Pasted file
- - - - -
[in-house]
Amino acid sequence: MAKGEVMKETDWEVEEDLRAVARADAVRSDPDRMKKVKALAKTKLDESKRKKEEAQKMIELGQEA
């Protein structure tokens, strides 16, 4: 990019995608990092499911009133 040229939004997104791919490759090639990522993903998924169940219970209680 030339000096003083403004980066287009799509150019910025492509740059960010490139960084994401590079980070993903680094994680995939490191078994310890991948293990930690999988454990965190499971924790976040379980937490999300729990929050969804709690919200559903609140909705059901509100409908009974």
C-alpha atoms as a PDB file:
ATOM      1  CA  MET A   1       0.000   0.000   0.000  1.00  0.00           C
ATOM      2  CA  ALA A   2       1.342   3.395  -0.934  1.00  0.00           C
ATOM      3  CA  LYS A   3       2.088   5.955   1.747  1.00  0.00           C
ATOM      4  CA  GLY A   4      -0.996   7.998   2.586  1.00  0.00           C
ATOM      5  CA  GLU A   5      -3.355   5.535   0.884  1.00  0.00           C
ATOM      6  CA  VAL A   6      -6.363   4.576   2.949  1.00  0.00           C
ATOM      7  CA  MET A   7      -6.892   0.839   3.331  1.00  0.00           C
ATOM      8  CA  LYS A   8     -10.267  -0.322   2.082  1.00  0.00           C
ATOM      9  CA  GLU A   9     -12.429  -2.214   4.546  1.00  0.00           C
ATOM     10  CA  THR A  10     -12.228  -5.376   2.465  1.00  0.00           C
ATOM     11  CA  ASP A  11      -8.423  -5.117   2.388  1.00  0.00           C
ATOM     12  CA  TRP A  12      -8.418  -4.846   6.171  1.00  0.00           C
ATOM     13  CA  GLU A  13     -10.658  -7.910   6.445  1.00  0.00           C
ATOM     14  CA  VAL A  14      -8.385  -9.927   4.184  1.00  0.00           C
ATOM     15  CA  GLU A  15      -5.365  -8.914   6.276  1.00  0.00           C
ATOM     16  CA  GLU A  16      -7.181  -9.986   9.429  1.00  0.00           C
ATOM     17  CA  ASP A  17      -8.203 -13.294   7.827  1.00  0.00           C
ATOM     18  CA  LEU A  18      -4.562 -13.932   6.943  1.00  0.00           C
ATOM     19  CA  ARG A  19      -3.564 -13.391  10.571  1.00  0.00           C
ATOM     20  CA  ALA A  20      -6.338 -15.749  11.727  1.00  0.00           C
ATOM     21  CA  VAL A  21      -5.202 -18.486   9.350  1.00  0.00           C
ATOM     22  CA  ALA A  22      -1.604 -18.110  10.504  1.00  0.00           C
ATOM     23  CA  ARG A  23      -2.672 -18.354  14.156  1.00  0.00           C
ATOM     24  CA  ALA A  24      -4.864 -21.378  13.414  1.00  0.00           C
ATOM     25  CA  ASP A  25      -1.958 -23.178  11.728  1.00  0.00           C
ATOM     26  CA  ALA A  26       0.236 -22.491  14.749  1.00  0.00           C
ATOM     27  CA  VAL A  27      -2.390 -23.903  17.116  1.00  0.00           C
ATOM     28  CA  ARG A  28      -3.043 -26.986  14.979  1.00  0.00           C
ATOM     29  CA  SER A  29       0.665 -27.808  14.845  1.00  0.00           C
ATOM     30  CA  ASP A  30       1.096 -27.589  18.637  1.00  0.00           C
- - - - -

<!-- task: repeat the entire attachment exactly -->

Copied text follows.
[in-house]
Amino acid sequence: MAKGEVMKETDWEVEEDLRAVARADAVRSDPDRMKKVKALAKTKLDESKRKKEEAQKMIELGQEA
């Protein structure tokens, strides 16, 4: 990019995608990092499911009133 040229939004997104791919490759090639990522993903998924169940219970209680 030339000096003083403004980066287009799509150019910025492509740059960010490139960084994401590079980070993903680094994680995939490191078994310890991948293990930690999988454990965190499971924790976040379980937490999300729990929050969804709690919200559903609140909705059901509100409908009974």
C-alpha atoms as a PDB file:
ATOM      1  CA  MET A   1       0.000   0.000   0.000  1.00  0.00           C
ATOM      2  CA  ALA A   2       1.342   3.395  -0.934  1.00  0.00           C
ATOM      3  CA  LYS A   3       2.088   5.955   1.747  1.00  0.00           C
ATOM      4  CA  GLY A   4      -0.996   7.998   2.586  1.00  0.00           C
ATOM      5  CA  GLU A   5      -3.355   5.535   0.884  1.00  0.00           C
ATOM      6  CA  VAL A   6      -6.363   4.576   2.949  1.00  0.00           C
ATOM      7  CA  MET A   7      -6.892   0.839   3.331  1.00  0.00           C
ATOM      8  CA  LYS A   8     -10.267  -0.322   2.082  1.00  0.00           C
ATOM      9  CA  GLU A   9     -12.429  -2.214   4.546  1.00  0.00           C
ATOM     10  CA  THR A  10     -12.228  -5.376   2.465  1.00  0.00           C
ATOM     11  CA  ASP A  11      -8.423  -5.117   2.388  1.00  0.00           C
ATOM     12  CA  TRP A  12      -8.418  -4.846   6.171  1.00  0.00           C
ATOM     13  CA  GLU A  13     -10.658  -7.910   6.445  1.00  0.00           C
ATOM     14  CA  VAL A  14      -8.385  -9.927   4.184  1.00  0.00           C
ATOM     15  CA  GLU A  15      -5.365  -8.914   6.276  1.00  0.00           C
ATOM     16  CA  GLU A  16      -7.181  -9.986   9.429  1.00  0.00           C
ATOM     17  CA  ASP A  17      -8.203 -13.294   7.827  1.00  0.00           C
ATOM     18  CA  LEU A  18      -4.562 -13.932   6.943  1.00  0.00           C
ATOM     19  CA  ARG A  19      -3.564 -13.391  10.571  1.00  0.00           C
ATOM     20  CA  ALA A  20      -6.338 -15.749  11.727  1.00  0.00           C
ATOM     21  CA  VAL A  21      -5.202 -18.486   9.350  1.00  0.00           C
ATOM     22  CA  ALA A  22      -1.604 -18.110  10.504  1.00  0.00           C
ATOM     23  CA  ARG A  23      -2.672 -18.354  14.156  1.00  0.00           C
ATOM     24  CA  ALA A  24      -4.864 -21.378  13.414  1.00  0.00           C
ATOM     25  CA  ASP A  25      -1.958 -23.178  11.728  1.00  0.00           C
ATOM     26  CA  ALA A  26       0.236 -22.491  14.749  1.00  0.00           C
ATOM     27  CA  VAL A  27      -2.390 -23.903  17.116  1.00  0.00           C
ATOM     28  CA  ARG A  28      -3.043 -26.986  14.979  1.00  0.00           C
ATOM     29  CA  SER A  29       0.665 -27.808  14.845  1.00  0.00           C
ATOM     30  CA  ASP A  30       1.096 -27.589  18.637  1.00  0.00           C